Socially distant concerts signal a reopening for live music

Socially distant concerts signal a reopening for live music

Socially distant concerts signal a reopening for live music

NASHVILLE — The last time bassist Jon Jones played a concert with his country group Eli Young Band was March 8. He hopes to hit the stage again in June to launch a new drive-in concert series in his first return to live music with fans since the devastating coronavirus.

“This is going to be a surreal kind of setting,” Jones said of plans to play acoustically to 400 cars full of people at the new Texas Rangers stadium in Arlington, Texas.

As states start to let businesses reopen under limitations, music industry organizers are testing out new models of smaller, socially distant concerts. Jones is cautiously optimistic that drive-in concerts might help crack open a door for musicians that slammed shut so quickly in March.

“We’re going to be one of those last industries, those last segments that opens up, unfortunately,” Jones said. “I do hope that everybody is cautious and opens up appropriately and slowly.”

George Couri, of artist management company Triple 8 Management, teamed up with the Rangers to put on the four-night concert series called Concert in Your Car starting June 4. The interest was so high that tickets sold out quickly and additional shows were added. In all 3,200 tickets have been sold.

“It’s about creating an experience for live music again,” said Couri. “The big driver for me is to prove it can work. It would give people hope that this can be repeated again and again in many different places.”

But the path ahead for live concerts hasn’t been easy. A venue in Arkansas initially had to postpone an indoor concert that would have defied the state’s ban on large gatherings after health officials ordered the show shut down. The concert featuring singer Travis McCready went on Monday night.

Drive-in concerts aren’t new, but in the wake of the pandemic, the idea hit in Europe and now the United States. Country star Keith Urban played a drive-in theatre in Tennessee last week with scaled back production and crew, but he said that he thinks the concert industry in the near future will pivot to a drive-in style, but with larger capacity.

“The stage is going to be coming out to the parking lot and people will be staying in their cars,” said Urban. “It will be an endless tailgate party.”

In Florida, DJ D-Nice, who has been entertaining people online with his popular DJ sets on Instagram called #ClubQuarantine, played music for first-responders in their cars on Saturday. Concert promoter and venue operator Live Nation is planning to test fanless concerts, drive-in concerts and “reduced capacity shows” both indoors and outdoors, according to President and CEO Michael Rapino, who spoke about the ideas on an investor call.

Tailgate Fest in California already proved the car-centred concert was a viable option before the pandemic. The country music festival where fans are encouraged to watch from their RVs, trucks or cars is going into its third year this August.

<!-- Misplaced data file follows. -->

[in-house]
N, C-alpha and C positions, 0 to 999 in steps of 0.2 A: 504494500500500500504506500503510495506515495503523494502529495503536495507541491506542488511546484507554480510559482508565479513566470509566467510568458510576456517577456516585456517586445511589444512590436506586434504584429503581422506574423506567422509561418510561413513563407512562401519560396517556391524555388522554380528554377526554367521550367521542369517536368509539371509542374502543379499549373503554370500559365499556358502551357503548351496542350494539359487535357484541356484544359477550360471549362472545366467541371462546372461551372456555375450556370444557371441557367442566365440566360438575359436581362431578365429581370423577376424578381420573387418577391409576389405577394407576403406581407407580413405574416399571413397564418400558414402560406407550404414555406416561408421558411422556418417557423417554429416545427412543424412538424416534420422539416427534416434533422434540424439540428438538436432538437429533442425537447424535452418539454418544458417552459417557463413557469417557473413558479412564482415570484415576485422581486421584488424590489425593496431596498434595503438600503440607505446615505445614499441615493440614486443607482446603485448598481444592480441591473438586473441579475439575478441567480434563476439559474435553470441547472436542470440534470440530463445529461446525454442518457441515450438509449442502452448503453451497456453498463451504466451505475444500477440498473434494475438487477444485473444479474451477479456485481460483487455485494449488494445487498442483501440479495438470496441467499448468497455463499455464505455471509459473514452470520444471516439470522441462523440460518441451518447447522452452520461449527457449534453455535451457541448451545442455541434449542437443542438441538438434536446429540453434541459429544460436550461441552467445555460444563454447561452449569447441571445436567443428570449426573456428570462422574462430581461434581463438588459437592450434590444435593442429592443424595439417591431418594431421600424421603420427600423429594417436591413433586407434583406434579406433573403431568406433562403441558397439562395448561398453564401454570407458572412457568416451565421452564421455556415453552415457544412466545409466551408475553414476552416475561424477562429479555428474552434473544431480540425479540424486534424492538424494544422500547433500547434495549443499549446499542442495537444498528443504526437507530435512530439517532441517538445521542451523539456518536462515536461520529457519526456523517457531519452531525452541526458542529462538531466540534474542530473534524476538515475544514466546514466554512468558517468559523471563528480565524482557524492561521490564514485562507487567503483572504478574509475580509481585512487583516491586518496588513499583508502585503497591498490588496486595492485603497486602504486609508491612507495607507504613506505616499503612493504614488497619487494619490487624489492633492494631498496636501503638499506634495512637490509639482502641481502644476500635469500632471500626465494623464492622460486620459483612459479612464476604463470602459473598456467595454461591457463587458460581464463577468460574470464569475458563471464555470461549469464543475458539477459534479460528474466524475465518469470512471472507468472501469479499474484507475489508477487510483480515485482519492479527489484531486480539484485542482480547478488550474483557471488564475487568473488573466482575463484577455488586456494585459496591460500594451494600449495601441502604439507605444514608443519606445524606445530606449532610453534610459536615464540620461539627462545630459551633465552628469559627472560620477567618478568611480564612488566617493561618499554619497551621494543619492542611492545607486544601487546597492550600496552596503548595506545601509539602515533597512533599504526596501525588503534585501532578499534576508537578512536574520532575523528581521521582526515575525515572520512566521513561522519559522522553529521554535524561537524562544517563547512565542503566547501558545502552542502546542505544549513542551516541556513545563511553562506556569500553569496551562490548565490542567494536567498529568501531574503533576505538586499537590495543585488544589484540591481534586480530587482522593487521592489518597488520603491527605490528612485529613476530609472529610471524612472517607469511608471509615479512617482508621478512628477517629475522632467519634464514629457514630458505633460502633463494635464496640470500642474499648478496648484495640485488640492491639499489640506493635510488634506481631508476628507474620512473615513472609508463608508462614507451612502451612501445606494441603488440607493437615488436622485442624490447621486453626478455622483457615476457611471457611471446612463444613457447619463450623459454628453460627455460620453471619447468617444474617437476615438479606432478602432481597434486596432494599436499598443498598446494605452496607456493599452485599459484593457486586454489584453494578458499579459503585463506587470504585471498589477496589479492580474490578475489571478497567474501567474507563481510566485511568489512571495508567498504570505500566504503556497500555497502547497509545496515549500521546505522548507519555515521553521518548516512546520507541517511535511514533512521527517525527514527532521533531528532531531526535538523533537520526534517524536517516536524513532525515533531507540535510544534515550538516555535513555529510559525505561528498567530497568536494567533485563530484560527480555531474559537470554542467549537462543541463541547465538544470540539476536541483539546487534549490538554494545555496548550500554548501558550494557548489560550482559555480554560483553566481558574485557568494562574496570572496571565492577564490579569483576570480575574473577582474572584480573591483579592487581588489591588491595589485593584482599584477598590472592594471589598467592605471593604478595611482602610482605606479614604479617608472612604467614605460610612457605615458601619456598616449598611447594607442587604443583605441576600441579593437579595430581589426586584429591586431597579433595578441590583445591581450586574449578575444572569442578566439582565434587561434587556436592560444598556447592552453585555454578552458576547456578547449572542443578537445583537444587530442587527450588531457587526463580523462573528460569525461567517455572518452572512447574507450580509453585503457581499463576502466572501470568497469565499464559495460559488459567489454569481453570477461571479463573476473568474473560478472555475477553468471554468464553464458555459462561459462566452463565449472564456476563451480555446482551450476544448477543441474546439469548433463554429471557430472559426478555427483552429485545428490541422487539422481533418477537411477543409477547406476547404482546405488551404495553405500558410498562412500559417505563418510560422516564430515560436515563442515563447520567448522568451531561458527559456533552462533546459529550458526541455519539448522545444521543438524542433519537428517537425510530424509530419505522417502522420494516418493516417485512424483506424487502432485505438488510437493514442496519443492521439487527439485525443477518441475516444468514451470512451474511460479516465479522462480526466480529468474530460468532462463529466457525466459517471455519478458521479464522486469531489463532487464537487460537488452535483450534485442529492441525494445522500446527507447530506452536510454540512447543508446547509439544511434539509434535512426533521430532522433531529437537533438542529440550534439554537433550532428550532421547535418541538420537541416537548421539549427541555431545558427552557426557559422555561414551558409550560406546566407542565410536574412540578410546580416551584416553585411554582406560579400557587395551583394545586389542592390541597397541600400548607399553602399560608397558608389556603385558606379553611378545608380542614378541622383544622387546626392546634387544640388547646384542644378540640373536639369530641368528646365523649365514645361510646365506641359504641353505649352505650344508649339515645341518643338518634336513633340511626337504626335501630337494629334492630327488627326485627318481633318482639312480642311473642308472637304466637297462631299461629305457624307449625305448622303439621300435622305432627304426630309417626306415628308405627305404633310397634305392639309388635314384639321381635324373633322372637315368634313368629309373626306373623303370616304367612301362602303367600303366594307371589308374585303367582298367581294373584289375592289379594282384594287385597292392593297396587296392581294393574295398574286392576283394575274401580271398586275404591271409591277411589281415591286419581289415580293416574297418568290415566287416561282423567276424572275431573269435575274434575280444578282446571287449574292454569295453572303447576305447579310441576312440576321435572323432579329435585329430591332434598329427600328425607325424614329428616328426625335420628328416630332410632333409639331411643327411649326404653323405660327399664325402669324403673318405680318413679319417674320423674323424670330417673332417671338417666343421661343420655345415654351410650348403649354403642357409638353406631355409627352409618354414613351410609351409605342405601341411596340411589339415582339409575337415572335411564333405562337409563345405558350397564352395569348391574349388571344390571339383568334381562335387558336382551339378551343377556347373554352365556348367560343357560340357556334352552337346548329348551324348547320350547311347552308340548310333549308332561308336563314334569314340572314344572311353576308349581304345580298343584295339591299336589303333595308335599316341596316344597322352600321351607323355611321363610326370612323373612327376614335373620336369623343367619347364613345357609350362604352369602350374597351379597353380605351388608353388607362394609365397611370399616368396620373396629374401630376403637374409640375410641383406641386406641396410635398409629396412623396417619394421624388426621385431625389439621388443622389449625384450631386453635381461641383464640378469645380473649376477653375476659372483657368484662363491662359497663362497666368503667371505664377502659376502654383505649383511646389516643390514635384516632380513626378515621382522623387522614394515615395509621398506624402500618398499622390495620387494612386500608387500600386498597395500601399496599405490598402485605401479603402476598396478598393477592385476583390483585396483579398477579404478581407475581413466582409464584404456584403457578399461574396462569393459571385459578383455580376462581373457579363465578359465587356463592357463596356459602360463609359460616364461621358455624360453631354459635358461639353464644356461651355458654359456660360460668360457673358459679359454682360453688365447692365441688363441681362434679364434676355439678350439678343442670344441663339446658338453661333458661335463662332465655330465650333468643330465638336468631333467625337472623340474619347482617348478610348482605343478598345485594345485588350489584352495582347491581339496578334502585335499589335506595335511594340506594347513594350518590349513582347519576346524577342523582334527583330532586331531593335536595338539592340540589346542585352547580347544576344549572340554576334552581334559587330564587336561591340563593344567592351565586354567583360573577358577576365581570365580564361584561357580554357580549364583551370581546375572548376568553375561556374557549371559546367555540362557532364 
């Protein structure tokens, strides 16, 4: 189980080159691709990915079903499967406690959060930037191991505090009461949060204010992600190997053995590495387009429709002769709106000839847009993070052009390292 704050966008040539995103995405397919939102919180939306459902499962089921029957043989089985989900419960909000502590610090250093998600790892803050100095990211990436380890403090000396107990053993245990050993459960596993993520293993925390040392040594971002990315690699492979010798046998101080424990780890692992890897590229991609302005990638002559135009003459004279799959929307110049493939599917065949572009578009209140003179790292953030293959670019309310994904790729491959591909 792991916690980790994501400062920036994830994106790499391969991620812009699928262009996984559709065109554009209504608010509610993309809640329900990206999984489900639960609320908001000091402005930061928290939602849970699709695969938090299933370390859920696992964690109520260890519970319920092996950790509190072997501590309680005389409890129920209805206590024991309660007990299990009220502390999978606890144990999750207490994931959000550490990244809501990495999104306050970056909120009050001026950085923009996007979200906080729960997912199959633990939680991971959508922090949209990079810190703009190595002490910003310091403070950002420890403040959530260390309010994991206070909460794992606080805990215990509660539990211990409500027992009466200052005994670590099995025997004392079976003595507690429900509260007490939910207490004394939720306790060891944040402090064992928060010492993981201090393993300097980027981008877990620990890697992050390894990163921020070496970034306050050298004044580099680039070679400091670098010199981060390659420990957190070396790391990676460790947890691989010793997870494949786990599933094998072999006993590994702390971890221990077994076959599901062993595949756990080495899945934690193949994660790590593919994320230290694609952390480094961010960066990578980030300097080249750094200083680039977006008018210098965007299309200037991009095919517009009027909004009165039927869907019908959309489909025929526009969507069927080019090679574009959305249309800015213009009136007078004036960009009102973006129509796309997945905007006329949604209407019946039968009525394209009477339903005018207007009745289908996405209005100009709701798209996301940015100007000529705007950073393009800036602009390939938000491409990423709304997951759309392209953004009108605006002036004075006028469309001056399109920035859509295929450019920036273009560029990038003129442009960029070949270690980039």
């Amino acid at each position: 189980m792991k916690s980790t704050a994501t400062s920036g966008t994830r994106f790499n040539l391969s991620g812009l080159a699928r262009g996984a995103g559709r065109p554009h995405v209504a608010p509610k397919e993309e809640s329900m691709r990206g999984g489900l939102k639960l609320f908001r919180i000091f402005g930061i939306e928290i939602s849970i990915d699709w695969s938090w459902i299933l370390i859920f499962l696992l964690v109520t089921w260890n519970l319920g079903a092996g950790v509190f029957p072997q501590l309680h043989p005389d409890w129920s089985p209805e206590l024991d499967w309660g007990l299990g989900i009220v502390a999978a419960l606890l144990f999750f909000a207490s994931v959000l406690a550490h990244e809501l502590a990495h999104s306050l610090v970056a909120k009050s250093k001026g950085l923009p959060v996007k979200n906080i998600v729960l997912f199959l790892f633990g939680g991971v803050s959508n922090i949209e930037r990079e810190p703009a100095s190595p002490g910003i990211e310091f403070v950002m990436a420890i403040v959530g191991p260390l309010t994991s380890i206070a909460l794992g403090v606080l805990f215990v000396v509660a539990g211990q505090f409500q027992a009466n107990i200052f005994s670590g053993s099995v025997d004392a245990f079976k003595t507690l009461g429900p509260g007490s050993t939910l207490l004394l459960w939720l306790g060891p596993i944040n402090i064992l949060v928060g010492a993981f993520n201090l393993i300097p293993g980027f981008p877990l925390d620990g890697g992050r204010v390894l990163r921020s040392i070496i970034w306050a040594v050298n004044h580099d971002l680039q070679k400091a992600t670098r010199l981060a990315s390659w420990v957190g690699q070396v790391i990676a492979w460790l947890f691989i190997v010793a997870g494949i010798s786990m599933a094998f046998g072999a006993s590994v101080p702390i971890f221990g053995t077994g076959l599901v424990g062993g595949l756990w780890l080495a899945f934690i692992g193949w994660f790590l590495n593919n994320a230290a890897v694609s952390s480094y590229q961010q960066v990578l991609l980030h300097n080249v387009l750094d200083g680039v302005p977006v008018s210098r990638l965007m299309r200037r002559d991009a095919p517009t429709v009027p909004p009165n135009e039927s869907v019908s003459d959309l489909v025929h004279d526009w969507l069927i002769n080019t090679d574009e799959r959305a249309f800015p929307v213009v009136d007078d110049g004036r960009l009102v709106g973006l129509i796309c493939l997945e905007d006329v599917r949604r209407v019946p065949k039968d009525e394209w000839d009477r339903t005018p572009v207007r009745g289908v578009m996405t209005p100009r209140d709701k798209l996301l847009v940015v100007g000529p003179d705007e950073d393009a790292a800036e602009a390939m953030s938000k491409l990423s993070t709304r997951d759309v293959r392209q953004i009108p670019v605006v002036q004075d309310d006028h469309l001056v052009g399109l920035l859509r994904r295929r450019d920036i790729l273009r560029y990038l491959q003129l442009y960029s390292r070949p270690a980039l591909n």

Melissa Carbone, the CEO of Tailgate Fest, said there are a lot of changes coming to the festival this year because of the coronavirus, including removing a general admission pit area and a VIP pool party, and they are expecting attendance to drop from last year’s high of 25,000. But the lineup of Dierks Bentley, Lynyrd Skynyrd and TLC hasn’t changed as of yet.

“We’re ahead of the curve on it and nobody wants to see live music go away,” said Carbone.

The World Health Organization has guidance and risk assessments for mass gatherings during the COVID-19 outbreak, said Lucia Mullen, an analyst at Johns Hopkins Center for Health Security and part of the WHO’s expert cell for mass gatherings and COVID-19.

For concerts, Mullen said recommendations included moving events outdoors, limiting attendance, spacing people out, taking temperatures of participants and staff, hand sanitizing stations and extra cleaning. But she said organizers should also look at the aftereffects of holding a mass gathering in an outbreak, such as contract tracing.

“Do they know who is going there so they can follow up with them if they do find out there is a case and alert all of the participants so they can go get themselves checked out?” asked Mullen.

In a rapidly changing outbreak, Mullen said event organizers should rely heavily on the advice of local health officials in their areas.

“Mere weeks can change an epidemiological context in a city,” she said.

For most bands, touring is a large majority of their income, well above what they get for releasing albums. But Couri said this initial launch of drive-in concerts at the Texas stadium won’t be a huge money-making endeavour early on.

They are charging $40 for each car, and all tickets have to be purchased in advance, not on-site. No concessions or merchandise will be available for sale to reduce contact between people. All bands will play acoustically so there’s minimal production crew needed. There won’t even be outdoor speakers because the music will be transmitted by radio.

Jones said for him and the members of Eli Young Band, they aren’t doing the drive-in concerts solely to make up lost income, but instead to give music back to the fans.

“I think people need something safe that they can go do and if we can be that, that’s awesome,” said Jones.

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Online:

Concert in Your Car: http://www.texasrangers.com/concertinyourcar

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Follow Kristin M. Hall at http://twitter.com/kmhall

Kristin M. Hall, The Associated Press

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